Pertussis (aka) Whooping Cough

Pertussis is a highly infectious illness that is easily transmitted through coughing and sneezing, and may persist among a population for weeks to months. Symptoms of pertussis usually occur 5 to10 days after exposure, but can take up to 21 days to appear. Initially, symptoms are similar to a common cold, i.e., runny nose, low-grade fever and a mild occasional cough. However, instead of these symptoms passing in a week to 10 days, the cough becomes severe and spasmodic. The characteristic high-pitched “whoop” comes from breathing in after a coughing episode.

Patients with pertussis must be isolated from day care, school, work, and public gatherings for a least 5 days after the start of appropriate antibiotic therapy to limit further transmission. Although most people recover completely from pertussis, complications from the disease can be severe in high risk groups, especially infants under one year, and children who have not been fully immunized against the disease.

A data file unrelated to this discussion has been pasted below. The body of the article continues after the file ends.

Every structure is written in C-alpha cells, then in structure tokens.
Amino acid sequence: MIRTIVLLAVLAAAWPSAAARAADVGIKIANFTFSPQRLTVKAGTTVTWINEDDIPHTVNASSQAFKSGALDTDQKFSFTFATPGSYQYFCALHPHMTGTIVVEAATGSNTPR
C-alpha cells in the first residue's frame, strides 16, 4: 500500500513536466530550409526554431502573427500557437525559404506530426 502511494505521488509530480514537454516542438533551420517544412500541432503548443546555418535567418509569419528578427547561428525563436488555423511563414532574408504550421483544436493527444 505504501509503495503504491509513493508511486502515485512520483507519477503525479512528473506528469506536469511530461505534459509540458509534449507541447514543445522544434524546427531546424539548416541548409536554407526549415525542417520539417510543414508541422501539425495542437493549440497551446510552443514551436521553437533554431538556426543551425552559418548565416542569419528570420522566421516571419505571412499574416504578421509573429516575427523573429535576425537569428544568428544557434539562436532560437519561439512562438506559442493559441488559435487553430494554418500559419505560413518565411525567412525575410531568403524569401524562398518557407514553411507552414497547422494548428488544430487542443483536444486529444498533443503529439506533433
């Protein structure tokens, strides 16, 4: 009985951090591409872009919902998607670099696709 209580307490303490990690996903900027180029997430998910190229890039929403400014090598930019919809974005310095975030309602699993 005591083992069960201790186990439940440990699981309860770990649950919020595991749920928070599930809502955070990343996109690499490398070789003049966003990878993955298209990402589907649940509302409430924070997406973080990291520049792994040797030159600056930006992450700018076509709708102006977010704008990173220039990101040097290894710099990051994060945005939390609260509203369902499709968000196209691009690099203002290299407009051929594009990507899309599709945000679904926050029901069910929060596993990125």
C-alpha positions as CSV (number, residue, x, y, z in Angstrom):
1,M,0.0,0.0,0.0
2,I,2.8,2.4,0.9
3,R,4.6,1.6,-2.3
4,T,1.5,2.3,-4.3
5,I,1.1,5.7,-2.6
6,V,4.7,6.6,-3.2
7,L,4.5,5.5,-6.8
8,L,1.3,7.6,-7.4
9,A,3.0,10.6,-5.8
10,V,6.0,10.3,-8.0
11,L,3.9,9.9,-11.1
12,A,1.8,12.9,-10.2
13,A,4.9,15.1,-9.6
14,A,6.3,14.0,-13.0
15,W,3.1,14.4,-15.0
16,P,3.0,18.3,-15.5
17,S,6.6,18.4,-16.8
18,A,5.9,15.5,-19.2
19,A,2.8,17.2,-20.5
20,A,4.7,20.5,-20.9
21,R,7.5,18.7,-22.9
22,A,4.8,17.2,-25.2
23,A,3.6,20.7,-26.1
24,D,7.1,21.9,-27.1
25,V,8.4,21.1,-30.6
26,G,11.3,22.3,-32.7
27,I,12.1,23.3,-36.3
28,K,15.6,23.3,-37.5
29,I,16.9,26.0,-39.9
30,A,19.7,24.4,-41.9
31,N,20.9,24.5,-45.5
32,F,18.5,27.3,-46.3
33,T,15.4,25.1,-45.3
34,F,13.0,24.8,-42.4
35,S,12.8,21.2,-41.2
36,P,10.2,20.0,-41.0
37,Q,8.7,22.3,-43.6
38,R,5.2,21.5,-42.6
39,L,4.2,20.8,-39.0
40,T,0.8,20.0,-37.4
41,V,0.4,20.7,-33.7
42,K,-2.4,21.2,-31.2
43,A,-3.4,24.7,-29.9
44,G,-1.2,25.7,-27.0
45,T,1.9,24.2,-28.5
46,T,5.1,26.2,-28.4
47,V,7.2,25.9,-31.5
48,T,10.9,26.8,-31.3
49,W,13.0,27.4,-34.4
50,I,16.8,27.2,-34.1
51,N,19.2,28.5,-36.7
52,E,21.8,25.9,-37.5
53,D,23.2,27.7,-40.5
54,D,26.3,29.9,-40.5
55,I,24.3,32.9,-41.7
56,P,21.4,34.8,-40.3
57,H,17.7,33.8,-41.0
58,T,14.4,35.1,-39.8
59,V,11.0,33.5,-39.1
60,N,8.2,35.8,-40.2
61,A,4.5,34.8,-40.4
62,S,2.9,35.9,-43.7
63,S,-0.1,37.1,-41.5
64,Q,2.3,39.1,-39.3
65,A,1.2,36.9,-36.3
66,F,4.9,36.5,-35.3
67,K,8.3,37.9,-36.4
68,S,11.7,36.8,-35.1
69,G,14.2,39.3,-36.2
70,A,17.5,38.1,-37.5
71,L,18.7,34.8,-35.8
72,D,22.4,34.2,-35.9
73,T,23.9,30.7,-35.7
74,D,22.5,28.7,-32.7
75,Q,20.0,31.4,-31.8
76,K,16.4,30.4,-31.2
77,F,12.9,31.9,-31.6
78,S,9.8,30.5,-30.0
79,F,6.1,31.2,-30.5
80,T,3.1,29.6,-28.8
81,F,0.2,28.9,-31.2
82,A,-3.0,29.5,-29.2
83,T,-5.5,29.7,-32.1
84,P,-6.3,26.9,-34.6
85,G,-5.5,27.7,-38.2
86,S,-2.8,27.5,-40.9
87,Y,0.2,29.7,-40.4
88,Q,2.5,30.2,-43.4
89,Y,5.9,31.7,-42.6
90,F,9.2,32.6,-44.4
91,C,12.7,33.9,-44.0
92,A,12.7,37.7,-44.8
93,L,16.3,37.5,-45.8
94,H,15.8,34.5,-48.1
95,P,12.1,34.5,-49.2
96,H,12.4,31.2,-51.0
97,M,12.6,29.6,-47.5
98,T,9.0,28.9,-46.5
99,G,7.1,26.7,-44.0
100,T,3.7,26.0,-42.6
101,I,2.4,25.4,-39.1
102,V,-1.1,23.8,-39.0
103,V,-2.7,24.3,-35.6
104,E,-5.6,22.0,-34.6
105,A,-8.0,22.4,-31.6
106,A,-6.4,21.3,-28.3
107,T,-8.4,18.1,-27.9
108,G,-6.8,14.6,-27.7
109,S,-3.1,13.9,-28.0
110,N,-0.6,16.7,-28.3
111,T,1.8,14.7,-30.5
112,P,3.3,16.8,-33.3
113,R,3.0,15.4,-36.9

Most infants and children are immunized against pertussis disease by receiving a series of vaccine doses known as DTaP vaccine. However, immunity wanes as they reach adolescence. Since 2005, there has been an adolescent /adult pertussis booster vaccine (Tdap) developed to be used for prevention and control of pertussis. Beginning with school year 2012-2013, any child entering sixth grade has been required to show proof of receiving one dose of Tdap (defined as tetanus, diphtheria, acellular pertussis) vaccine.

For further information on this and other topics pertinent to child and family heath, please go to the following web sites:
www.cdc.gov and www.aap.org